WASHINGTON--Just as earth tones form an underlying decorative elementin the new National Museum of the American Indian, spirituality is anundercurrent within the 254,000-square-foot edifice built on the NationalMall.

The top level of the imposing building of light brown limestone featuresa permanent exhibition that highlights how spiritual beliefs and valuesmerge with everyday life of native peoples across the Western Hemisphere.

"Spirituality is really a rather fundamental tenet of native life," saidRichard West, director of the newest Smithsonian Institution museum. "It imbues everything, as far as I'm concerned."

The fourth-floor exhibition, "Our Universes," uses the spoken andwritten words of "community curators" to examine eight native communities,from the Lakota in South Dakota to the Mapuche in Chile.

"We are spiritual beings on a human journey," said Garry Raven, ofManitoba, Canada, who teaches about the Anishinaabe people located in theGreat Lakes region and central Canada. "Everything has a spirit and everything is interconnected."

Emil Her Many Horses, curator of the "Our Universes" exhibit, spoke inan interview about what he gained from spending time with spiritual leadersand elders of the Yup'ik community in Alaska who were the last in theirgeneration to be raised in what was called "the men's house."

"They said that that was ... comparable to their university or theirchurch," he said. "It's where they learned all the lessons of life."

The curator said museum staffers met several times with elders andspiritual leaders of the featured communities, involving them in the reviewof the exhibit's design, scripts and use of media.

"Anytime we gathered and came together they wanted to have a blessingthat went along with it to bless our work so that things went well," hesaid.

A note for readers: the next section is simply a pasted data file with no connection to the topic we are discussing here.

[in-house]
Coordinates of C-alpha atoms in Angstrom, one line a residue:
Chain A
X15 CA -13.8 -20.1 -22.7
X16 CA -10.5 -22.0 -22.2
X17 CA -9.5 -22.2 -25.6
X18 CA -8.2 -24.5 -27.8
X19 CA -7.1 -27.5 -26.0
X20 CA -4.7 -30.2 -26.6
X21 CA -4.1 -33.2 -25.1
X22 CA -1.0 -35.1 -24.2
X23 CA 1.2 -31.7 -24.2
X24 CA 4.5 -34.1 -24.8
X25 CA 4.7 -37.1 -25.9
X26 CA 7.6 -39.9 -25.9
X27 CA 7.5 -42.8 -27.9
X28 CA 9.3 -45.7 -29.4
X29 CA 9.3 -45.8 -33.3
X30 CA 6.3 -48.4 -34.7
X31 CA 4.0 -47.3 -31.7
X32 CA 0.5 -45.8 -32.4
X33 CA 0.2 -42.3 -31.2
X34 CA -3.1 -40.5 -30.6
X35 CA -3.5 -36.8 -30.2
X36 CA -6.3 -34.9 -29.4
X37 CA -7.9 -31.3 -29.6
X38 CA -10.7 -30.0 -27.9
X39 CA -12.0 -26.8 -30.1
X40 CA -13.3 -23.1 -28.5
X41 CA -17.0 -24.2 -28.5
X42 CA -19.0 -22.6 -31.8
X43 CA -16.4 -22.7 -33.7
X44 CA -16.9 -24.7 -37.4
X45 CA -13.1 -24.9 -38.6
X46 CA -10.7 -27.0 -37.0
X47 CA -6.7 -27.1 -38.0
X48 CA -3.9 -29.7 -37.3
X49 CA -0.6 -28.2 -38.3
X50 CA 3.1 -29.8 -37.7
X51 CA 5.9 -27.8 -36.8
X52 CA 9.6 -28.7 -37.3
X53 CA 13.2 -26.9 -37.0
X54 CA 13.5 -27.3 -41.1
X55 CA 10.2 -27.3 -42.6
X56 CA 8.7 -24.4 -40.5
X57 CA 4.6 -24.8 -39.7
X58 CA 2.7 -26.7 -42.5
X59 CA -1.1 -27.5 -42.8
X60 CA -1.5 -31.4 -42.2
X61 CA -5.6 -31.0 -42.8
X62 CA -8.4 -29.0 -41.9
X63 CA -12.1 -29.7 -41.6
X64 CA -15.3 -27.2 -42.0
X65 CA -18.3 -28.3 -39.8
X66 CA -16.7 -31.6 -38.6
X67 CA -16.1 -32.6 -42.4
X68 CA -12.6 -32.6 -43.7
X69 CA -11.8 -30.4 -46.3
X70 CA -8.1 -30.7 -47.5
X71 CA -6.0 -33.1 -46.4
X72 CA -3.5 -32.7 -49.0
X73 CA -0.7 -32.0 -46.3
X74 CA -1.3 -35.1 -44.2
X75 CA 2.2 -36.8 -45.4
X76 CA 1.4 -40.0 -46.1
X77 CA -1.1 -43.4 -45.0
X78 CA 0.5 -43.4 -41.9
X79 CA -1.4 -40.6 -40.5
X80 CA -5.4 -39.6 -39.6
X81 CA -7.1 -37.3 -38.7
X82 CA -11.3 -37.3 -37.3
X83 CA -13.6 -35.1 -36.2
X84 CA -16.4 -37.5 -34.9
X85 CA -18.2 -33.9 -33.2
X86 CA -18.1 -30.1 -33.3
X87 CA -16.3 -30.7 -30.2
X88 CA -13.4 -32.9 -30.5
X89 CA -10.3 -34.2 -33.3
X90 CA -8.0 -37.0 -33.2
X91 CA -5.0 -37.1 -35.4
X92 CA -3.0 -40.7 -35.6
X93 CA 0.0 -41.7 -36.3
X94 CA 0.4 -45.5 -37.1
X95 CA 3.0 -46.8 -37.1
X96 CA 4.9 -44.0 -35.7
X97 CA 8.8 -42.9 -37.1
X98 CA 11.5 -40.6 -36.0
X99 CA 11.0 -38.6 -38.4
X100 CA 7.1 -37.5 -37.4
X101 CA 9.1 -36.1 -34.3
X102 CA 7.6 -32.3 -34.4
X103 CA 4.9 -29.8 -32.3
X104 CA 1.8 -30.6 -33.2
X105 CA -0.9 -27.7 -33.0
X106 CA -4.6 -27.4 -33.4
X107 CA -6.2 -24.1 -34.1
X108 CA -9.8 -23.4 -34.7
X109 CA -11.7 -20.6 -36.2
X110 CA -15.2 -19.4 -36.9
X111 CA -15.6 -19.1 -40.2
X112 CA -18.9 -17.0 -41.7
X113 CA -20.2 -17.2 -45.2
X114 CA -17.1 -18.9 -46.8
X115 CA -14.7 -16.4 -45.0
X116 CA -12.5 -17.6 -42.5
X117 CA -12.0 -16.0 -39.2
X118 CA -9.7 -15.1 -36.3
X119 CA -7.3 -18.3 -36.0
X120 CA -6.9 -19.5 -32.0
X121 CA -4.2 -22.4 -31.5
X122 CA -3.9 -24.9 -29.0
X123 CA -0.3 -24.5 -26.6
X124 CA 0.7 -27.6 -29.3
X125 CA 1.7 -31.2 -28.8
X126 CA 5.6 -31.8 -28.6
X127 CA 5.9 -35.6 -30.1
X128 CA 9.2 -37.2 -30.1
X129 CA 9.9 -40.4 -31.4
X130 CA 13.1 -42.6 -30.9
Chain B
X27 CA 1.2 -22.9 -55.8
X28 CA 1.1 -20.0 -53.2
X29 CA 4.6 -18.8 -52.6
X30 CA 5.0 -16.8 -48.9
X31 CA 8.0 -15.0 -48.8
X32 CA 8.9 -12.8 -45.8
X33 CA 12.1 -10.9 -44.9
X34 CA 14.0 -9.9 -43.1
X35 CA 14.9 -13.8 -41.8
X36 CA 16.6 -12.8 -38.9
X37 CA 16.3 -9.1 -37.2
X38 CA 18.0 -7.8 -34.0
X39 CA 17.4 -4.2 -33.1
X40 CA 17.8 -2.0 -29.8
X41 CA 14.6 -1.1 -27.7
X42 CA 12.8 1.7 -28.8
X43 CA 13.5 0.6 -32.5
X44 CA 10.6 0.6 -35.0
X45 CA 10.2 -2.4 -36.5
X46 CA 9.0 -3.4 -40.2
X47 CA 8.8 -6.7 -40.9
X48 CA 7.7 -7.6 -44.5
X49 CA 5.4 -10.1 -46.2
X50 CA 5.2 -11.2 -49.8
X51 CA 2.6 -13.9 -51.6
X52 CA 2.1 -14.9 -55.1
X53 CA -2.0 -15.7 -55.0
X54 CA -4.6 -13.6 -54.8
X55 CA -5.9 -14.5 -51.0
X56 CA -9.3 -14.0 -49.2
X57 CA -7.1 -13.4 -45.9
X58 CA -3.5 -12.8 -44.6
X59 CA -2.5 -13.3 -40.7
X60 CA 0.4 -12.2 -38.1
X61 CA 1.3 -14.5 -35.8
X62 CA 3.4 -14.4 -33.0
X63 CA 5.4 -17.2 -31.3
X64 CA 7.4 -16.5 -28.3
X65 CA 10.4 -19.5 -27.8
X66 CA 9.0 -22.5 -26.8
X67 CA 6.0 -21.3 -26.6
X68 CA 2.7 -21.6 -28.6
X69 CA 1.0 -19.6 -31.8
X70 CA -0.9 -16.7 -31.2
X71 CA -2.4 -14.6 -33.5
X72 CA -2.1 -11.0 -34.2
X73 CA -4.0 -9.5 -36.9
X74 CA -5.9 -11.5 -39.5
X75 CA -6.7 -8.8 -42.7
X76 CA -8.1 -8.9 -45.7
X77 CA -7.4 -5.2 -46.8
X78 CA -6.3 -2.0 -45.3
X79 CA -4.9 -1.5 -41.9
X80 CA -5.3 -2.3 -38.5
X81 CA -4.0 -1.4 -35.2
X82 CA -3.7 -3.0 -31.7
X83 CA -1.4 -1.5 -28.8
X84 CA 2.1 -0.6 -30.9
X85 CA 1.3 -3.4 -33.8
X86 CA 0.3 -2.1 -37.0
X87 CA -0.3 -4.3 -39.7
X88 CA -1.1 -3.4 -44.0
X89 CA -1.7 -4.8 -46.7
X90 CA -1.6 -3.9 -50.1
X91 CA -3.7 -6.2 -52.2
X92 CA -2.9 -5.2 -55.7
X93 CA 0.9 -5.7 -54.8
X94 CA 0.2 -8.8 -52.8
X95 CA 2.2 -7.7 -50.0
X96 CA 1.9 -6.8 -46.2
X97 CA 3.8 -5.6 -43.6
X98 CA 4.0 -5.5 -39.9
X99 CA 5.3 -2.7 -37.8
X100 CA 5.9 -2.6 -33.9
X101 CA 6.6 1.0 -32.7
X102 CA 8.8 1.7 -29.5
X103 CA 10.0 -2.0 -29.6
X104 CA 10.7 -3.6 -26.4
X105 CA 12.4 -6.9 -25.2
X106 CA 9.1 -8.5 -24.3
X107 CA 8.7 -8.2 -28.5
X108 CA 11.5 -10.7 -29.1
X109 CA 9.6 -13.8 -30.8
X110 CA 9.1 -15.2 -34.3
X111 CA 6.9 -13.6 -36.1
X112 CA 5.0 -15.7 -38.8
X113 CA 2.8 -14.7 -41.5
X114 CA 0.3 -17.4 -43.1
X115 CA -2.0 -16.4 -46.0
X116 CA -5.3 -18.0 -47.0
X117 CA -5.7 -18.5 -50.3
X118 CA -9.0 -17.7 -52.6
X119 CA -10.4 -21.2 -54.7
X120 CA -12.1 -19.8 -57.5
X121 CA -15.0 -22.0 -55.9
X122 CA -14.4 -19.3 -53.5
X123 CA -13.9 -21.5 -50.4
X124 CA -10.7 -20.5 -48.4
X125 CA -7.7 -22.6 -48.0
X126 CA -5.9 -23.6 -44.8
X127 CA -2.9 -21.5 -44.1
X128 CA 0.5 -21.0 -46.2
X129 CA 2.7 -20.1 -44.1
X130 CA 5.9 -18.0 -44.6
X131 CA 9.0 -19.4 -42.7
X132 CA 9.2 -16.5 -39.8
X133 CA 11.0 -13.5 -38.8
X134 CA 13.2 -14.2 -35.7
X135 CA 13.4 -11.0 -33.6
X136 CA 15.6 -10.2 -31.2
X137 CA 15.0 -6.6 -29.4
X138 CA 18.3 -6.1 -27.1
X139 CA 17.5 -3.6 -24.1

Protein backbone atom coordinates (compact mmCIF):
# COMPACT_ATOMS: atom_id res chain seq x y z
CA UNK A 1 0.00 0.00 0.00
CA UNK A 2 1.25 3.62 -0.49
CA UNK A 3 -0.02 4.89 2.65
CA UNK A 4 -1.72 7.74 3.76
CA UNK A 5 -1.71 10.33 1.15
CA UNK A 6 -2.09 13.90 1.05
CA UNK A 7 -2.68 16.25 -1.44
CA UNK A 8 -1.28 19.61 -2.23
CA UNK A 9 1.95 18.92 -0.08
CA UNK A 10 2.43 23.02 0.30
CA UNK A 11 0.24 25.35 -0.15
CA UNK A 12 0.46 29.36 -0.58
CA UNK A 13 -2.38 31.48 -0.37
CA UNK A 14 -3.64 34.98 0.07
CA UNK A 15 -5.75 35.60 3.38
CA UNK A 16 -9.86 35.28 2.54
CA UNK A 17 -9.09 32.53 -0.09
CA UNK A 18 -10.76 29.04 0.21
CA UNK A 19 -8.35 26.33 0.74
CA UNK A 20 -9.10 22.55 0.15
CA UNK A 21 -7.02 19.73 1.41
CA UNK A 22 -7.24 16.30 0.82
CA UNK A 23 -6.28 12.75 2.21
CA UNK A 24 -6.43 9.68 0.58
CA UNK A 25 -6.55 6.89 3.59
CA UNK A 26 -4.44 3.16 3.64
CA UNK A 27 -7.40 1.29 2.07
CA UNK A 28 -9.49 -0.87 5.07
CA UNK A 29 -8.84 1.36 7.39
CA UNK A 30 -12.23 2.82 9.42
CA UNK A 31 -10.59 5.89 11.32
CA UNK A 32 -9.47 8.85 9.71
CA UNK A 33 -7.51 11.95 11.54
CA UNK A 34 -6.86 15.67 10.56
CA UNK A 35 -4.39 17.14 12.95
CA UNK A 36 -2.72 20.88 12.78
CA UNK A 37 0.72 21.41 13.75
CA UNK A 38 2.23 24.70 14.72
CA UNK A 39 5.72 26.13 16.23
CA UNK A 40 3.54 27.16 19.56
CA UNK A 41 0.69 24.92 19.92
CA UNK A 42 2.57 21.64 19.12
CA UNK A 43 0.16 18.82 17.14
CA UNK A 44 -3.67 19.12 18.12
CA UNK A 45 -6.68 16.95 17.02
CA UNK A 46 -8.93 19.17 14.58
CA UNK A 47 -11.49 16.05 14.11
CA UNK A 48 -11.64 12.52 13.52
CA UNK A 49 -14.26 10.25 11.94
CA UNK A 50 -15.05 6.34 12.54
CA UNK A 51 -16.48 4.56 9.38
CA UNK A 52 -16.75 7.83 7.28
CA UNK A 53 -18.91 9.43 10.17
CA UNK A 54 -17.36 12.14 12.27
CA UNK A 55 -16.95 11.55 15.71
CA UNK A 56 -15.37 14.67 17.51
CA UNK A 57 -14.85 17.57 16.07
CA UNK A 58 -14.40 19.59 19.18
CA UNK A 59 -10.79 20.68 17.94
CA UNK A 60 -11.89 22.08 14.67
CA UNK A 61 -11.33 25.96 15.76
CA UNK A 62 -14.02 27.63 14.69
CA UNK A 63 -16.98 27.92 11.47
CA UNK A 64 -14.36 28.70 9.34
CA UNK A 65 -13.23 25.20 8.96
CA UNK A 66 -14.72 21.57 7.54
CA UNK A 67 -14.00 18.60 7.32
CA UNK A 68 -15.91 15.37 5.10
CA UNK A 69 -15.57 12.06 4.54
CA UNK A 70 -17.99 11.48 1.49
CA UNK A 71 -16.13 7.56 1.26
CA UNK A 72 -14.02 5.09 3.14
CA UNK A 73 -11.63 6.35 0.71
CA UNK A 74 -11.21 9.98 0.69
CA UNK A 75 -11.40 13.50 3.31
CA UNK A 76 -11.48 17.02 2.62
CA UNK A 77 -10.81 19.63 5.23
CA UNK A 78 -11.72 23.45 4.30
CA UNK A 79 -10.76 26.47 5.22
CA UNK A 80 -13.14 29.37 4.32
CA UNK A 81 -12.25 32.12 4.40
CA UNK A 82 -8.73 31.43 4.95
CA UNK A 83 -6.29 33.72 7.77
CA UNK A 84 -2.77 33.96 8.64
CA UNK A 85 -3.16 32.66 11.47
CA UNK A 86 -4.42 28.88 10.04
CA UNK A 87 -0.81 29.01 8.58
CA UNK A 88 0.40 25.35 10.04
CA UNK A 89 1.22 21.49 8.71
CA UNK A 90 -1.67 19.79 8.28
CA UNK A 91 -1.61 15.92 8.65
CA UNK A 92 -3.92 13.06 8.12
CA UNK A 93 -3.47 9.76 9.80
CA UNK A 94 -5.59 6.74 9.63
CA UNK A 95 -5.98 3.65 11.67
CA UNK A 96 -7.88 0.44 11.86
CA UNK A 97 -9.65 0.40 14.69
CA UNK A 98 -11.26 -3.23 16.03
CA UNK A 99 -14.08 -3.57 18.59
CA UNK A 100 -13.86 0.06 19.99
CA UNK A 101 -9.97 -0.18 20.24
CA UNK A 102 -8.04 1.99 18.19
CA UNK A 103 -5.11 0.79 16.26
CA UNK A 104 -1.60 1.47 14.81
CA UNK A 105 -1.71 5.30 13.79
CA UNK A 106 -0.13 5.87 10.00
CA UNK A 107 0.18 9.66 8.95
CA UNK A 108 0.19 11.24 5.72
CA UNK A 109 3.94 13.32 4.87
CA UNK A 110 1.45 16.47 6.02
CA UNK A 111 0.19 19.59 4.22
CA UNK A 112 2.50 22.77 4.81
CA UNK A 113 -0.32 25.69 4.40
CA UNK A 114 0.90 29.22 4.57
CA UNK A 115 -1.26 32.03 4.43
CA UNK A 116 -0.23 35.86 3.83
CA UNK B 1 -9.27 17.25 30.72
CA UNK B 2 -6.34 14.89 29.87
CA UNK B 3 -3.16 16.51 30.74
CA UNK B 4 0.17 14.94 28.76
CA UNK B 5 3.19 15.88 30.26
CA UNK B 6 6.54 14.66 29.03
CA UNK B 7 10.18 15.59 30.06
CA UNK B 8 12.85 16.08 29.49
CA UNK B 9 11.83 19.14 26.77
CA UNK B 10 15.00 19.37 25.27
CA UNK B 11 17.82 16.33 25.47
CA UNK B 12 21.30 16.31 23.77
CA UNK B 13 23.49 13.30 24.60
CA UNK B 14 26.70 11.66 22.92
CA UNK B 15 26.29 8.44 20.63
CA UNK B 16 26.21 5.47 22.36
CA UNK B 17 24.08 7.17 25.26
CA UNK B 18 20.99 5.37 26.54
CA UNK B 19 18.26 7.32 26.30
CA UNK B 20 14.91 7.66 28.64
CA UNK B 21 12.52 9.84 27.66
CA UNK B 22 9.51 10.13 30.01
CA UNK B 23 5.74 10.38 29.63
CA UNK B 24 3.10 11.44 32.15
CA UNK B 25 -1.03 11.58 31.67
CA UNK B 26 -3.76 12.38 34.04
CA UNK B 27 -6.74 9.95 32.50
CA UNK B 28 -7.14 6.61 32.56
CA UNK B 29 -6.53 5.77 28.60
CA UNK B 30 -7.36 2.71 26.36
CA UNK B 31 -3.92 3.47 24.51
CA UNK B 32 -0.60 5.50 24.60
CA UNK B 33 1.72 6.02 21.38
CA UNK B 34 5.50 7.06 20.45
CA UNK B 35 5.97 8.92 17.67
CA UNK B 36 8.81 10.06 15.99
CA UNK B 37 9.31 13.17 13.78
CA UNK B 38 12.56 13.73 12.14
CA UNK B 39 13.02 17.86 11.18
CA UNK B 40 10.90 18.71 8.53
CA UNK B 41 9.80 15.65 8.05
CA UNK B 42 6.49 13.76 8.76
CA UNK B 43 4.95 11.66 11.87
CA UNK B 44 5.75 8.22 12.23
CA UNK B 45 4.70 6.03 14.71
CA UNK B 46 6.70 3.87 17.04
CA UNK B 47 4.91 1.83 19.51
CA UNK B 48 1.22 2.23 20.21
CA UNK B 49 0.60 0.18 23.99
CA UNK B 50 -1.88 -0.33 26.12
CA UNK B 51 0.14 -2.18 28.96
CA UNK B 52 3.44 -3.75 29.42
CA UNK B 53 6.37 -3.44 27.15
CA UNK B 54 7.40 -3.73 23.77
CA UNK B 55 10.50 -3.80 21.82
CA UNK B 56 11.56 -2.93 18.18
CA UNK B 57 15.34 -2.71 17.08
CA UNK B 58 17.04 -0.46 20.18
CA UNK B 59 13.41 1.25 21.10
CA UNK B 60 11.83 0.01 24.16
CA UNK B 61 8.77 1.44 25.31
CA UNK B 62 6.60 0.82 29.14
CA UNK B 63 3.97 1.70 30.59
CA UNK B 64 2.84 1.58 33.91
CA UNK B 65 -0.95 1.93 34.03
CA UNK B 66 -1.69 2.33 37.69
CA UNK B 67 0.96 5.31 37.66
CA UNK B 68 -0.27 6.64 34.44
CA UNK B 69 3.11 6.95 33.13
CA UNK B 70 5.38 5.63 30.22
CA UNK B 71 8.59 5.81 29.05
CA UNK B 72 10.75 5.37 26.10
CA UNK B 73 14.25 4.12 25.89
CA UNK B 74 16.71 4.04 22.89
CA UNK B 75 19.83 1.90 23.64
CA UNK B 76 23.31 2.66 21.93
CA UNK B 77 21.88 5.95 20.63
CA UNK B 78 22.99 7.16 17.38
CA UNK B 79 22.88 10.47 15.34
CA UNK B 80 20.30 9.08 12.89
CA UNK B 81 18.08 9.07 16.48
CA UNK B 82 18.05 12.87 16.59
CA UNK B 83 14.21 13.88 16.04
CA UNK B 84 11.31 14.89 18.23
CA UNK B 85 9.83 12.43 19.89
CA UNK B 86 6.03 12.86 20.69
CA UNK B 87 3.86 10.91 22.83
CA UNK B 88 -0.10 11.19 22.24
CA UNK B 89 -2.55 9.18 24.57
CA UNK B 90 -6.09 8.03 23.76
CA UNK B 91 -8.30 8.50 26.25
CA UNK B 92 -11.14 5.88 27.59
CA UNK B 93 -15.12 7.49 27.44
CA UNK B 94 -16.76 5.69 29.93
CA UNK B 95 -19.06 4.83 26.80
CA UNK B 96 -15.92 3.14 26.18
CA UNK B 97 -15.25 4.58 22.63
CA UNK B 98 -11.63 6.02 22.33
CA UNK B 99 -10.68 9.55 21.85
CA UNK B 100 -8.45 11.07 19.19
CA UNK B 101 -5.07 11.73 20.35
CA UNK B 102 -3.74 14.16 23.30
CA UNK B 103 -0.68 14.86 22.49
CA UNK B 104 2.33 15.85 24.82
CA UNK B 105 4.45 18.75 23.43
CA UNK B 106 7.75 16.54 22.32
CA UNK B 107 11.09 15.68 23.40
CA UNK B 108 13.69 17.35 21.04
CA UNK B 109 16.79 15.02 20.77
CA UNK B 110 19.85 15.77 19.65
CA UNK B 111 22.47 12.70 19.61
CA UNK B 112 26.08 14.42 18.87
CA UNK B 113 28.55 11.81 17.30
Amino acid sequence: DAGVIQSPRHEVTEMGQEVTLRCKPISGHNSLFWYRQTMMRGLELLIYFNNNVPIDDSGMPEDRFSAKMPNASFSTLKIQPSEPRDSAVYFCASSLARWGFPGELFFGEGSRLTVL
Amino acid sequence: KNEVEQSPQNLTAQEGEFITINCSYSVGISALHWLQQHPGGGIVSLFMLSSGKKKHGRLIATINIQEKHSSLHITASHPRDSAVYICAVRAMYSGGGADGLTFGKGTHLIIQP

The well-lit individual exhibits on each community are off a darker,curved path with markings of the solstice calendar and simulated stars on acanopy above--reminders of native use of the sun, the moon and the starsto mark time long before calendars were used. Multiple entrances to each ofthe eight featured communities permit visitors to turn and twist through thecolorful displays featuring videos, audio and the drums and decorative dressused in ceremonies and everyday activities.

The sacredness of most anything--from mountains to crops--isexplained by the different community leaders.

In the area focused on the Q'eq'chi' Maya community, in Guatemala, thereis a bowl of seeds next to two glazed ears of corn. "Seeds are extremely important," said Don Esteban Pop, a retired school teacher who returned to his Mayan beliefs after many years in the Catholic Church. "The act of seed selection is considered sacred."

Many of the spiritual references connect the current generation to thosepreceding it. Mervin George Sr., a community curator of the Hupa people innorthwestern California, described the importance of the religious dances heleads.

"When they leave this world, all the K'ixanay (ancestors) go to a placewhere they dance forever," he said. "So when we pray, we ask them to comeback and dance with us. During this time, the world is being remade and allthe ancestors are with us."

Other references to spirits from the past are included in amini-exhibit on the Day of the Dead, in which a video shows people withpainted faces celebrating the annual welcoming of the spirits of loved oneswho have died.

Her Many Horses, the curator, notes in the mini-exhibit that the ongoingritual is one that continues despite attempts by Spanish colonizers to haltit. An exhibit plaque explains what happened: "To integrate it intoChristian tradition, they moved its observance to the first two days ofNovember: All Saints' Day and All Souls' Day."